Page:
Jasmin Smith | Community Leader


Hear how Jasmin Smith, Community Advocate, overcame her hesitations with the vaccine and #VaxedUp.

“Getting the vaccine was worth it. I can hug my friends and family, without hesitation.

Jasmin Smith

Mao Tosi | Former NFL Athlete and Community Advocate


Mao Tosi, former NFL athlete and Community Advocate, spoke with us on why he will do his part to #ConquerCOVID and #VaxUp.

“The more of us who get vaccinated, the sooner we can fully re-open our economy and communities. And get back to church!”

Mao Tosi


“I will get the vaccine because I want to see my friends and loved ones.”

Mao Tosi

Kara Moriarty | President & CEO of AOGA


Hear from Kara Moriarty, President & CEO of AOGA, on why reopening our economy and protecting her family were key to her decision to receive the vaccine. #VaxUp

“For me, making the decision to get vaccinated was simple. The sooner more Alaskans do the same, the sooner we can fully reopen Alaska’s economy.”

Kara Moriarty

Cordelia Kellie | Community Advocate


Cordelia, a Community Advocate, spoke with us on why she will #VaxUp to be able to return to her traditions.


“Getting the vaccine means being a step closer to hugging my elders again.”

Cordelia Kellie

Julie Saupe | President & CEO of Visit Anchorage


Hear from Julie Saupe, President & CEO of Visit Anchorage, on why you should receive the vaccine. #VaxUp

“High vaccination rates are helpful in enticing visitors.”

Julie Saupe

“The vaccine is critical in re-opening our economy.”

Julie Saupe

More Personal Stories

Valerie Davidson | Alaska Pacific University

“The great part about being an Alaskan is we do our part to protect those around us… even those we don’t know.” We couldn’t have said it any better Valerie! #VaxUp #ConquerCovid

“I’m much better off than I would be if I hadn’t been vaccinated.”

Valerie Davidson

Conquer COVID Coalition encourages everyone to get vaccinated

KTUU |March 12, 2021

Alaska races against time and history to fight the virus in the most remote villages.

The New York Times | March 8, 2021

Author: Mike Baker and Serge F. Kovaleski

In Alaska, where the Indigenous population has been ravaged by global disease outbreaks for generations, the pandemic has killed Alaska Natives at quadruple the rate of white residents.

The virus has taken hold in remote communities, setting up an urgent race between infections and vaccinations during a season in which weather can limit travel, the sun may only wink above the horizon, and large, multigenerational families are crowded indoors.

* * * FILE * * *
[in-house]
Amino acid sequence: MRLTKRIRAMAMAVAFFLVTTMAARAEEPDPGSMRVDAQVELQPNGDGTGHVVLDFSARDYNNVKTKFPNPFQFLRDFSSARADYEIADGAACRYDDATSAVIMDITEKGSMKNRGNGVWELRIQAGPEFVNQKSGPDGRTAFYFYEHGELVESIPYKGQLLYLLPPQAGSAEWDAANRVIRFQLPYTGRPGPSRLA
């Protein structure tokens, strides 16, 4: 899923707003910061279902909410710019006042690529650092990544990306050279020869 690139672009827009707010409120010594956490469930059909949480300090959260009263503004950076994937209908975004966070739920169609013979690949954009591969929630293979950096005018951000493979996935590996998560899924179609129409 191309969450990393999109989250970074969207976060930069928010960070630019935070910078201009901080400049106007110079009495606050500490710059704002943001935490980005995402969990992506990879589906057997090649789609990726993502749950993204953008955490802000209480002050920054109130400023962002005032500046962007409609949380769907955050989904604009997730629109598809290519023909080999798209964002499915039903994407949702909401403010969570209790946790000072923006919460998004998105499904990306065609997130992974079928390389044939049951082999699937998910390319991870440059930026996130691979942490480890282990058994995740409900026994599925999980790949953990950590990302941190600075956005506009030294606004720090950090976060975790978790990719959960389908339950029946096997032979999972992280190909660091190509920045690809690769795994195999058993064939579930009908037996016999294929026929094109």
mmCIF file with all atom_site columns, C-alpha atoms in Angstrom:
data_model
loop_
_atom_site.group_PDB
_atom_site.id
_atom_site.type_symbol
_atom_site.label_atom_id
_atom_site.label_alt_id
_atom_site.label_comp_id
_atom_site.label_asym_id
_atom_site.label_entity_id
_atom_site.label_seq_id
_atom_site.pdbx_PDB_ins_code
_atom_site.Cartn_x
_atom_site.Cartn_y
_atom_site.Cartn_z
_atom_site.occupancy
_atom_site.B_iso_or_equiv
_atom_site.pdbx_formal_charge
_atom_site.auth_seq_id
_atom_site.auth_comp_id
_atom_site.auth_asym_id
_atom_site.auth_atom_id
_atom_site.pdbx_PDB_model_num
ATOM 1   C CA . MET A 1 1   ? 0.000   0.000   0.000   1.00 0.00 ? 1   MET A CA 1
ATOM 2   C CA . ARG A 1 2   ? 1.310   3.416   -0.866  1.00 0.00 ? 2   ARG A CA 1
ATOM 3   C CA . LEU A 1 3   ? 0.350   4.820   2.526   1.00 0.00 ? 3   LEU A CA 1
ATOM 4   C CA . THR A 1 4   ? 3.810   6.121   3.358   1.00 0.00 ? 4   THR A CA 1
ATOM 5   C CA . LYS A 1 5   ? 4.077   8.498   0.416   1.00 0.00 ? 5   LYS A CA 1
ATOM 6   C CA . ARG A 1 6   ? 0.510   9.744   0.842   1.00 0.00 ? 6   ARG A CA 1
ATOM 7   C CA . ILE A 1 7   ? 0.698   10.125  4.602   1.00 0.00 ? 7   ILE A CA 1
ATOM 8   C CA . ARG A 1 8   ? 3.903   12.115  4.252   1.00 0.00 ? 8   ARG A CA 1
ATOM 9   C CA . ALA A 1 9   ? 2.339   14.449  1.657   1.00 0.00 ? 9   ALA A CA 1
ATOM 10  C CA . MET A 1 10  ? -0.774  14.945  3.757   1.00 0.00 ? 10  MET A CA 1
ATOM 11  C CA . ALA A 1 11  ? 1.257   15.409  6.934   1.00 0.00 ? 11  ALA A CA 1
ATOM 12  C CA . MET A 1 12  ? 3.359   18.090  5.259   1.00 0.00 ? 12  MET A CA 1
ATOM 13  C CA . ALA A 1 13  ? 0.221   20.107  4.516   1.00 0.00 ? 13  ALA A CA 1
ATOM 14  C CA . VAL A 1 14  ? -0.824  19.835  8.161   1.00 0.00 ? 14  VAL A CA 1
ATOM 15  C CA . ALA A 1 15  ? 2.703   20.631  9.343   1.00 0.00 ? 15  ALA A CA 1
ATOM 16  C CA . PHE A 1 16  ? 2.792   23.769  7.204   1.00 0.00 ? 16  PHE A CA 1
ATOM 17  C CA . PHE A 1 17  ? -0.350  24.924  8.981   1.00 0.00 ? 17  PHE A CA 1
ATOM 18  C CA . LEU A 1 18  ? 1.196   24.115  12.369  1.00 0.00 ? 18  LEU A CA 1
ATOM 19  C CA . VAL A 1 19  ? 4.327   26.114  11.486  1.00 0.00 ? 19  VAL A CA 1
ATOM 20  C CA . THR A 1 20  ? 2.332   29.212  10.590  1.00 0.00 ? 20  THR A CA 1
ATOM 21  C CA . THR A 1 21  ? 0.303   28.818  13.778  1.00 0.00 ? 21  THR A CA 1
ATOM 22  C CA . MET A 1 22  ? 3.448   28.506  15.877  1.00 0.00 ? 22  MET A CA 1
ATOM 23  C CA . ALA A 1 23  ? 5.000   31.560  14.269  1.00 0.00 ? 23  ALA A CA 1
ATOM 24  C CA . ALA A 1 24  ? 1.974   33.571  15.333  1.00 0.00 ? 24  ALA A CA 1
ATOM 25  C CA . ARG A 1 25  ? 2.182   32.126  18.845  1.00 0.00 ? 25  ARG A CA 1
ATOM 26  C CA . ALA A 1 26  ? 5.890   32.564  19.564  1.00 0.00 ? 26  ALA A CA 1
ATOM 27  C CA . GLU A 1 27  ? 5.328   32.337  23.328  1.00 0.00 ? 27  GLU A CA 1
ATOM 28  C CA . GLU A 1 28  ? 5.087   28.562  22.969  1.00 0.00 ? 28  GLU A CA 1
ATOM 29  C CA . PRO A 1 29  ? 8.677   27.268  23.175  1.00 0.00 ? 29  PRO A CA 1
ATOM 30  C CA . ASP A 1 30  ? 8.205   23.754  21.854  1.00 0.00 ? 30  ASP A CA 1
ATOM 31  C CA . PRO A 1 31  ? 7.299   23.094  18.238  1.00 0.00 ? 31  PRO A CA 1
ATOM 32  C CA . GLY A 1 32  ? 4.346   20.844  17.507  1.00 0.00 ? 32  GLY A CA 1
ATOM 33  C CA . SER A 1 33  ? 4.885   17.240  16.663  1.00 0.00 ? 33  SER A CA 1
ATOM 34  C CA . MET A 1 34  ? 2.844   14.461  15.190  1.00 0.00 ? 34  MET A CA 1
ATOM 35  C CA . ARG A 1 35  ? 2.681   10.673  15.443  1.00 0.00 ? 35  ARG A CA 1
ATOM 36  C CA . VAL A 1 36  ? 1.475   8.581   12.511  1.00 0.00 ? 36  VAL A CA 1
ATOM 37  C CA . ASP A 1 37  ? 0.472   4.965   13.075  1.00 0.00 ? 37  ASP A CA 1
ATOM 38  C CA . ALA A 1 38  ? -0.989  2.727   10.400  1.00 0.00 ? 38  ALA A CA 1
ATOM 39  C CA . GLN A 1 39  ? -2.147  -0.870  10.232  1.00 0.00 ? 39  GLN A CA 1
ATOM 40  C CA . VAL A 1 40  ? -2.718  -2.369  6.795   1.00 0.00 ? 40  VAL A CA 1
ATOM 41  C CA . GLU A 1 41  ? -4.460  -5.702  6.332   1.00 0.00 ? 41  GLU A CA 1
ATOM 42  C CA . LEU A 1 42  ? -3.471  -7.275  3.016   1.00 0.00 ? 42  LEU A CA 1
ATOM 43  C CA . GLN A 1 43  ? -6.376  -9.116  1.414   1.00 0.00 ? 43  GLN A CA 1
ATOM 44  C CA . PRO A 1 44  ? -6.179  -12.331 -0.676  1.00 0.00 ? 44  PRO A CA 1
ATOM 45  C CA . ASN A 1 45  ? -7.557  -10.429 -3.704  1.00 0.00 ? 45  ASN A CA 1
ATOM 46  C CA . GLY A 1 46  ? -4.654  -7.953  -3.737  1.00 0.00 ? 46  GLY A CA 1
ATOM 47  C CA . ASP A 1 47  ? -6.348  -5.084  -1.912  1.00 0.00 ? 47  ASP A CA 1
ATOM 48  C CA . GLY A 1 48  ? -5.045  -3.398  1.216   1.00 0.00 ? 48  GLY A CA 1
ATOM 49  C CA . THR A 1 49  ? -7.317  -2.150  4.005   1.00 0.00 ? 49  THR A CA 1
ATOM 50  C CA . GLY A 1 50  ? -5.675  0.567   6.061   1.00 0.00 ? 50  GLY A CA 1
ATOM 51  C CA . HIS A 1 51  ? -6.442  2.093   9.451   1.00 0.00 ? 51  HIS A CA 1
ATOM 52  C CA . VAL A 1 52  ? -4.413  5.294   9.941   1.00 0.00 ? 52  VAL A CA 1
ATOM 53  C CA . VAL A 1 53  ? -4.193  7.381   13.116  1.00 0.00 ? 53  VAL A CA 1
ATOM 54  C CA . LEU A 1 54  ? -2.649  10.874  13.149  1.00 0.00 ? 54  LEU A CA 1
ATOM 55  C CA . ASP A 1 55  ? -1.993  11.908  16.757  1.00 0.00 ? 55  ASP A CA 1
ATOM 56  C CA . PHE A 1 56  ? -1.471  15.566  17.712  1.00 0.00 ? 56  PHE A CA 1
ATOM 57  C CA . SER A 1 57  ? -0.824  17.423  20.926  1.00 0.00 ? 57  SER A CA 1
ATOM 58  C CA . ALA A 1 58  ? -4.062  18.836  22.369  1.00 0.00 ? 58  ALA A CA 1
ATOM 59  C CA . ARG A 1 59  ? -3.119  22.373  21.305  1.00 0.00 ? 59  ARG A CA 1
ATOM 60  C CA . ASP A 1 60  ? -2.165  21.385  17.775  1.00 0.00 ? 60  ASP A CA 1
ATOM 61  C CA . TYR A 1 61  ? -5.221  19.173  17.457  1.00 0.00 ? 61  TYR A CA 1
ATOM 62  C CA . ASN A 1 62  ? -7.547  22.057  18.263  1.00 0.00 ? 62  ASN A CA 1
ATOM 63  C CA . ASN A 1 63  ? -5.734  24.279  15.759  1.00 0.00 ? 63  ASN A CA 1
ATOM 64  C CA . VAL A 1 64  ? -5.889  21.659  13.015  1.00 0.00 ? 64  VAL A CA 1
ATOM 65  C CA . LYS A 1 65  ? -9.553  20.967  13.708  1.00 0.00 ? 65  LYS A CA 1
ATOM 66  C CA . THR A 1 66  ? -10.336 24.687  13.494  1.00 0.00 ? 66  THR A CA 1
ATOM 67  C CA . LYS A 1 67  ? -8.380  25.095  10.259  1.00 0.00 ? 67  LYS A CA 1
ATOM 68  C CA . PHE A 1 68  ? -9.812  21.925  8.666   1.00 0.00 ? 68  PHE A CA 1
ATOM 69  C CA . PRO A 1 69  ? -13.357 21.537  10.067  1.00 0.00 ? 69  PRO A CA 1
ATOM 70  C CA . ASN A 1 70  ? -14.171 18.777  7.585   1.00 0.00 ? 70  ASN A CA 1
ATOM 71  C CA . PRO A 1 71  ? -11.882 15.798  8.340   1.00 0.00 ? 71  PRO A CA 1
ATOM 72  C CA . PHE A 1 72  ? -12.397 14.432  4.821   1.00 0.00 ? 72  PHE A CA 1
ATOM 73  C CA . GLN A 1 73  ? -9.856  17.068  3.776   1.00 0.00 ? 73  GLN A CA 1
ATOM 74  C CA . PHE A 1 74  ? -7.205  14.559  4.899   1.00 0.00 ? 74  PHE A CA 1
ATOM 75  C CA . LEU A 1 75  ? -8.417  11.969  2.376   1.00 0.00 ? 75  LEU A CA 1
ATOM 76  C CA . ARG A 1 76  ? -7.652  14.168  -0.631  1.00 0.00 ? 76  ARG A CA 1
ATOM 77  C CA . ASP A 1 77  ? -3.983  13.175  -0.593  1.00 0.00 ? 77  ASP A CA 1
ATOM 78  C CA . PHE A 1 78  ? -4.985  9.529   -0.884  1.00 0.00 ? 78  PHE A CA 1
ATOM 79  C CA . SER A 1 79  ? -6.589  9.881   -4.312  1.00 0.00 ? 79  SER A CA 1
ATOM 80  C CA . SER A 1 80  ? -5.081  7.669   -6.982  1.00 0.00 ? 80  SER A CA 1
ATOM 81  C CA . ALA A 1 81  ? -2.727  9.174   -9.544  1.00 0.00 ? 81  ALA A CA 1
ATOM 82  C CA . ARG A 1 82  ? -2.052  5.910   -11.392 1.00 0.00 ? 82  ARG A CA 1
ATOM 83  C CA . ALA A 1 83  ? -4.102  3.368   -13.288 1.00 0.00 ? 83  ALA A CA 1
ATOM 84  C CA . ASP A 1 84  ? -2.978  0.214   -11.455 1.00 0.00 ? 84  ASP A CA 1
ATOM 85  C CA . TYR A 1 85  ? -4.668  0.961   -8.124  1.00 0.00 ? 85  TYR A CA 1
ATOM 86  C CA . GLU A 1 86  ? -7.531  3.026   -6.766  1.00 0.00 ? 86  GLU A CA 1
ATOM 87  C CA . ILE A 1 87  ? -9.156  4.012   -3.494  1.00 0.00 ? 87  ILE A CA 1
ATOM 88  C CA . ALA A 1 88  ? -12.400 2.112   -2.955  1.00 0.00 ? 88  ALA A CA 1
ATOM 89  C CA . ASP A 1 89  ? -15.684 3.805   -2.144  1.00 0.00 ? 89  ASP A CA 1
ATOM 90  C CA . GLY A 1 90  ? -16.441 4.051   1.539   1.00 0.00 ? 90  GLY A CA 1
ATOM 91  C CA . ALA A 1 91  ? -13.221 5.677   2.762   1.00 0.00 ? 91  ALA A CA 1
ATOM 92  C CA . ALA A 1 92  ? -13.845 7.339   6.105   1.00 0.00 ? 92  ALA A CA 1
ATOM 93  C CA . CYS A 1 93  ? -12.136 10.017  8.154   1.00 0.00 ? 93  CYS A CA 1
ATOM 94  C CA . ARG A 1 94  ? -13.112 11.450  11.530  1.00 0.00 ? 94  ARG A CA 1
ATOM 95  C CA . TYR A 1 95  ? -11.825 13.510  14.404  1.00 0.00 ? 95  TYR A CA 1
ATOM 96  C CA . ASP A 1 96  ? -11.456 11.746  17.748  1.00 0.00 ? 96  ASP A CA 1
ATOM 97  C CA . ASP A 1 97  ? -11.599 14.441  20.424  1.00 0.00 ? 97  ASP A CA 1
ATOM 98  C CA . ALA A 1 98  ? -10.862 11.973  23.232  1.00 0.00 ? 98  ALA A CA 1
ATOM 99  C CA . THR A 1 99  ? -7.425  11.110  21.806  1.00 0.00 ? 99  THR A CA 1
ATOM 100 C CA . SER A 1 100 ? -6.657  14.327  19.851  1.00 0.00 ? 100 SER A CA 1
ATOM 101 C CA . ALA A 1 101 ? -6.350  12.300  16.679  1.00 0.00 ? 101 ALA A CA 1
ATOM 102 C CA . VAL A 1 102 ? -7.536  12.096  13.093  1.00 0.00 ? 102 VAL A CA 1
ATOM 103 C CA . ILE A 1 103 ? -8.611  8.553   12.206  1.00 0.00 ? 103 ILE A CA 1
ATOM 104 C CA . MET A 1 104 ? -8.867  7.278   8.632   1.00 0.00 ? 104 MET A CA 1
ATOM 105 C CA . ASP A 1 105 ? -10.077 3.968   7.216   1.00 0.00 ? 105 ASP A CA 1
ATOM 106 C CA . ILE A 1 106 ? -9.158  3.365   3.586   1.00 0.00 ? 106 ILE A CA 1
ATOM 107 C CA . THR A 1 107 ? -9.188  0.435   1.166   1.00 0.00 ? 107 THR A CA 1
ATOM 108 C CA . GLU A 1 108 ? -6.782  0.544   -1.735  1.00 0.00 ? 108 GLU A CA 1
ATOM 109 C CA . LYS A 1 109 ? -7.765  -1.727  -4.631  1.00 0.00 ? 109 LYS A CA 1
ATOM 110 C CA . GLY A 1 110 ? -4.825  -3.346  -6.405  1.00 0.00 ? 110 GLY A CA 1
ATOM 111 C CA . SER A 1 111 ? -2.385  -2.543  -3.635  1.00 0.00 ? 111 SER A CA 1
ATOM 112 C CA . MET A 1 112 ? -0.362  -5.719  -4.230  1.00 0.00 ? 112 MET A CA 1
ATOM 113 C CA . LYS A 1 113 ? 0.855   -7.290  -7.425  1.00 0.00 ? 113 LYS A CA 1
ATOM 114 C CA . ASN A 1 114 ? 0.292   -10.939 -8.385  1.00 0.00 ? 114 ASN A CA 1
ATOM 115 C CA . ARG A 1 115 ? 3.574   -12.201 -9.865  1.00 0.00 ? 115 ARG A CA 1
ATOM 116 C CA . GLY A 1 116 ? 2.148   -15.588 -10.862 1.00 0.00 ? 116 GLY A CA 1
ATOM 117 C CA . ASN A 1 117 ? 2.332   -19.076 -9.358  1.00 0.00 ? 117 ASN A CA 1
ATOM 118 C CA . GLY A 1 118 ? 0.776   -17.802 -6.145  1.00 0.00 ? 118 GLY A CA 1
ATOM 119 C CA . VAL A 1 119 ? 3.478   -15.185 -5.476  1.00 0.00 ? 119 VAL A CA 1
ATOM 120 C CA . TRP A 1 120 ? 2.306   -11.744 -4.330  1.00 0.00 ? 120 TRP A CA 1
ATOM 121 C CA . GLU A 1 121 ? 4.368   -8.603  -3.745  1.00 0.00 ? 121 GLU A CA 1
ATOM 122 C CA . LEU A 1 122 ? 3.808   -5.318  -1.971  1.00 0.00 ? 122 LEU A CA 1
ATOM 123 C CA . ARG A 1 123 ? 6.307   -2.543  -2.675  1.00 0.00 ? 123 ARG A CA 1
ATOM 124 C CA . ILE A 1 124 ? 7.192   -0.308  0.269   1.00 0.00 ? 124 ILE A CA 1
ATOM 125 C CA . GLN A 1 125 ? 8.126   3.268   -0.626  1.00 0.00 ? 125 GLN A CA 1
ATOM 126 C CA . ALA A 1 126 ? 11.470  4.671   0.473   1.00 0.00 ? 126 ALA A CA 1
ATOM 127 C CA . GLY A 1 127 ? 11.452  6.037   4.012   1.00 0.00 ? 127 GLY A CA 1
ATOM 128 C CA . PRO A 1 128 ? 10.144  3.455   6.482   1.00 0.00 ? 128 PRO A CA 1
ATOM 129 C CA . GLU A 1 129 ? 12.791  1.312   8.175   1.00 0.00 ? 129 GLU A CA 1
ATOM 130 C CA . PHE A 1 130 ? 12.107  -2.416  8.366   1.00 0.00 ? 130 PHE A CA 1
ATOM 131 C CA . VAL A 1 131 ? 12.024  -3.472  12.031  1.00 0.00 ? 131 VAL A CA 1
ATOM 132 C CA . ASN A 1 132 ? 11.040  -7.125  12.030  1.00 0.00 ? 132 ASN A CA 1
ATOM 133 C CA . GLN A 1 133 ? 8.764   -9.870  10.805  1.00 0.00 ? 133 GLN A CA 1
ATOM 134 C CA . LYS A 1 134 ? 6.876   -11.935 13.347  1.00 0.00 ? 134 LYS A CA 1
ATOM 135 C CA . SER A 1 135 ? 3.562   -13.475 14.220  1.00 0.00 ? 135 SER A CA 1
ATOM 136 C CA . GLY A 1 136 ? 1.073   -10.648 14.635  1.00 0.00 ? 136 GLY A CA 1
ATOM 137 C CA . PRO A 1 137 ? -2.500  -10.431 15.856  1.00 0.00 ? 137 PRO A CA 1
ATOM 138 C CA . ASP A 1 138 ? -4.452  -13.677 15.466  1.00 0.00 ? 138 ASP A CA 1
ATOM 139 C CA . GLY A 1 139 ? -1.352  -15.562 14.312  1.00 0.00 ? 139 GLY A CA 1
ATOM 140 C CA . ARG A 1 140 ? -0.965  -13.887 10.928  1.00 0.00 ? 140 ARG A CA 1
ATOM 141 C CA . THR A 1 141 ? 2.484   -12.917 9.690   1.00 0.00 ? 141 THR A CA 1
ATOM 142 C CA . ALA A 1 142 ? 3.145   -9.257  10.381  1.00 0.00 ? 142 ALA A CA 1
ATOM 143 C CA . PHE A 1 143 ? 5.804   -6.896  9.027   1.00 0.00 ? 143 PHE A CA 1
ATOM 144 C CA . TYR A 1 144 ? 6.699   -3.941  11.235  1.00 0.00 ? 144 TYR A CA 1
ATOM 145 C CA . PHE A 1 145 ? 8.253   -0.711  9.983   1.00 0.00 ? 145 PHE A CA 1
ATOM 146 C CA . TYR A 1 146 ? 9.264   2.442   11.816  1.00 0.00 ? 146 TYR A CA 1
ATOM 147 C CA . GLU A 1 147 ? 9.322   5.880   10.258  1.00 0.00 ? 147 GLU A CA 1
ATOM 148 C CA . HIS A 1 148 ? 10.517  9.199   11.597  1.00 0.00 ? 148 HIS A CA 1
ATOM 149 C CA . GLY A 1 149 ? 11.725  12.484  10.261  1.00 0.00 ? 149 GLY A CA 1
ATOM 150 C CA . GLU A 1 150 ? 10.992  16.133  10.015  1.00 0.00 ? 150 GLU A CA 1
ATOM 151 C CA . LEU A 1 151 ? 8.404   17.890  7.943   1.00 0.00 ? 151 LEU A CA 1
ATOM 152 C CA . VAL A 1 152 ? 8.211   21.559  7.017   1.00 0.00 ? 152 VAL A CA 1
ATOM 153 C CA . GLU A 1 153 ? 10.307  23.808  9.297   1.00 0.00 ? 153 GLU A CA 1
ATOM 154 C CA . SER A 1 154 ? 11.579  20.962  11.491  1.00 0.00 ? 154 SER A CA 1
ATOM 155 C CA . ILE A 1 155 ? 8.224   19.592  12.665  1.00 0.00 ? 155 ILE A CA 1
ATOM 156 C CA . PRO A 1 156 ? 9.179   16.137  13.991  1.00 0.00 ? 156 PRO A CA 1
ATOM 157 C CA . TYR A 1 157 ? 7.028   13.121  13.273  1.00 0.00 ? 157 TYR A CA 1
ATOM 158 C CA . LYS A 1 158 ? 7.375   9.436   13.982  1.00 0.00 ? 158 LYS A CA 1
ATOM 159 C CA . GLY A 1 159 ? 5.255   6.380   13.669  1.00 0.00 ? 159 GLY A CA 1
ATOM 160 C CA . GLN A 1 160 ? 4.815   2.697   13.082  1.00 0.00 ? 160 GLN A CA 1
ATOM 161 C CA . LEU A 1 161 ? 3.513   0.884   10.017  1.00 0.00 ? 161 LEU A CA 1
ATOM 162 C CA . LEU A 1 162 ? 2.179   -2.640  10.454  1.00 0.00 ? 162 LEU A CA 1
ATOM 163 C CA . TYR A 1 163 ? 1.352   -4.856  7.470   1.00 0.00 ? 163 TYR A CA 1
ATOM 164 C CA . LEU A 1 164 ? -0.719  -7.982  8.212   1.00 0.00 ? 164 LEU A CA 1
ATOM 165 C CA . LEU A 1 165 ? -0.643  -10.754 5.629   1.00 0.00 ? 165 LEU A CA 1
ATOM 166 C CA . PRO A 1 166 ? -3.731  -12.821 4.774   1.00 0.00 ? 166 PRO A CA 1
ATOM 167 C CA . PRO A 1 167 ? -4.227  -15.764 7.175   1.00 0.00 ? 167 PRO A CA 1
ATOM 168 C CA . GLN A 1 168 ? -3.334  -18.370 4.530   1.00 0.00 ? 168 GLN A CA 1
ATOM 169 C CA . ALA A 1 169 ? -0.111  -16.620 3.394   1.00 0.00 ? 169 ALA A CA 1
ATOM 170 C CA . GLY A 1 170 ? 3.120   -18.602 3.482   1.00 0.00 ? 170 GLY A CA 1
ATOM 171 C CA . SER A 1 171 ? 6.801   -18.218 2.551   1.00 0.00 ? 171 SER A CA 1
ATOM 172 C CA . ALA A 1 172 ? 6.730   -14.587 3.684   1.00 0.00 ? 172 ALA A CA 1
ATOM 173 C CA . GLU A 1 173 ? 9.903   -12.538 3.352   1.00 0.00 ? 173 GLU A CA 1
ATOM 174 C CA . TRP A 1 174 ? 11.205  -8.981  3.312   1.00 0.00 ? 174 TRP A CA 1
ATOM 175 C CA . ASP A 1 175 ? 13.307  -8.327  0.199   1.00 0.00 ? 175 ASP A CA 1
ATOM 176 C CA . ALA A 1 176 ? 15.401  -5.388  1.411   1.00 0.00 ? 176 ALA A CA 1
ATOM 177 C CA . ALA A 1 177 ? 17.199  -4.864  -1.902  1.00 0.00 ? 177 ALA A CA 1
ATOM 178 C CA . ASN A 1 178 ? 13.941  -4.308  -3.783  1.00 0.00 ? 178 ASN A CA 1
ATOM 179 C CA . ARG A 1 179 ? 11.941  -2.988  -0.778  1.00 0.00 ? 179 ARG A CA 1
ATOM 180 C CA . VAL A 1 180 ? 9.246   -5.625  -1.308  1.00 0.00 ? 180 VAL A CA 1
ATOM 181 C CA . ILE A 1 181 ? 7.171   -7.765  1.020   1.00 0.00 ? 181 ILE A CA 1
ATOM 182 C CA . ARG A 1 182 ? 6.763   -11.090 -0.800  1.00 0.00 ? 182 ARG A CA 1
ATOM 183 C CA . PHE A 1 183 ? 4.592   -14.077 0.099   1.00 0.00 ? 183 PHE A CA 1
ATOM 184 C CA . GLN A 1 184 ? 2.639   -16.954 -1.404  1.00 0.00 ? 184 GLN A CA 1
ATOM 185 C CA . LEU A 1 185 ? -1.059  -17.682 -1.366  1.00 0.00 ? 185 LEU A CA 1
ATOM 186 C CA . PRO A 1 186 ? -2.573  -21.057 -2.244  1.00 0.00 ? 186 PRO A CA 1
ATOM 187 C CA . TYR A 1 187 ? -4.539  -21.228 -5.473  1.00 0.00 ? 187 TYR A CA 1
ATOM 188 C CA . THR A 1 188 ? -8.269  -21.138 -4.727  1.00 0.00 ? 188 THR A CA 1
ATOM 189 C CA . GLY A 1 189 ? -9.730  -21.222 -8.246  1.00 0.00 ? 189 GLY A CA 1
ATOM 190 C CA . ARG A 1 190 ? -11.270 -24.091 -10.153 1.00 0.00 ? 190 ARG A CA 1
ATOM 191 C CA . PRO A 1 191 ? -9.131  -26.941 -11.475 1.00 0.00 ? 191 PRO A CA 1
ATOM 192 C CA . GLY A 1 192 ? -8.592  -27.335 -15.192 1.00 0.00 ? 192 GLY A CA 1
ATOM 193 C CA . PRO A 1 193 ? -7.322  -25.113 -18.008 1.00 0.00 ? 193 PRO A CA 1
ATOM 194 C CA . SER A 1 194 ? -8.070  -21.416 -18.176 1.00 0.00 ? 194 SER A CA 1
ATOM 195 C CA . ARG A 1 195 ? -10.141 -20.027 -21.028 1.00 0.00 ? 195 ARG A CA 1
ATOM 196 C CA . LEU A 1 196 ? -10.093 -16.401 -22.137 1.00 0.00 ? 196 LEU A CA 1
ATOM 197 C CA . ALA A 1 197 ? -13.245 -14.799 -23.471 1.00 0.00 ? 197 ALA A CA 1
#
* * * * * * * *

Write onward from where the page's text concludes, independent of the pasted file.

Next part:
When the pandemic began a year ago, Alaska’s isolation was an asset that provided villages an opportunity to set up lockdowns, testing requirements and controls on travel.

But as the virus has slowly seeped across the state, the rising infections have demonstrated how quickly isolation can turn into a liability. In Pilot Station, a 37-year-old man died after weather prevented a medevac plane from reaching him. The virus has raged in some communities that have minimal sanitation, in some cases infecting more than 60 percent of residents.

Yet thanks to the steady supply of vaccines available to Native Alaska tribes and a sprawling delivery effort involving bush planes, boats, sleds and snowmobiles, 16 percent of the population has received a second dose of the vaccine, the highest in the nation. One of the regional operations, Operation Togo, harks back to the grueling 1925 sled dog run that rushed diphtheria antitoxin across the state to an outbreak in Nome.

The villages also have resources they lacked a century ago, when the 1918 flu wiped out more than half of some communities. A network of tribal health aides provide frontline health care and critical testing, treatment and telemedicine links with faraway hospitals — a network being considered for replication in the Lower 48.

But with the vaccine, there are extra challenges: Health crews must coordinate flights out to villages and arrange for someone to pick them up at the runway by vehicle or snowmobile. They need to make sure someone has started up the wood stoves to warm up the tribal halls where shots will be administered.

One team recently landed in a village as the temperature hit 61 below.

Southcentral Foundation opens vaccine appointments to Alaskans 40 and older, K-12 educators and child care workers

Anchorage Daily News | March 1, 2021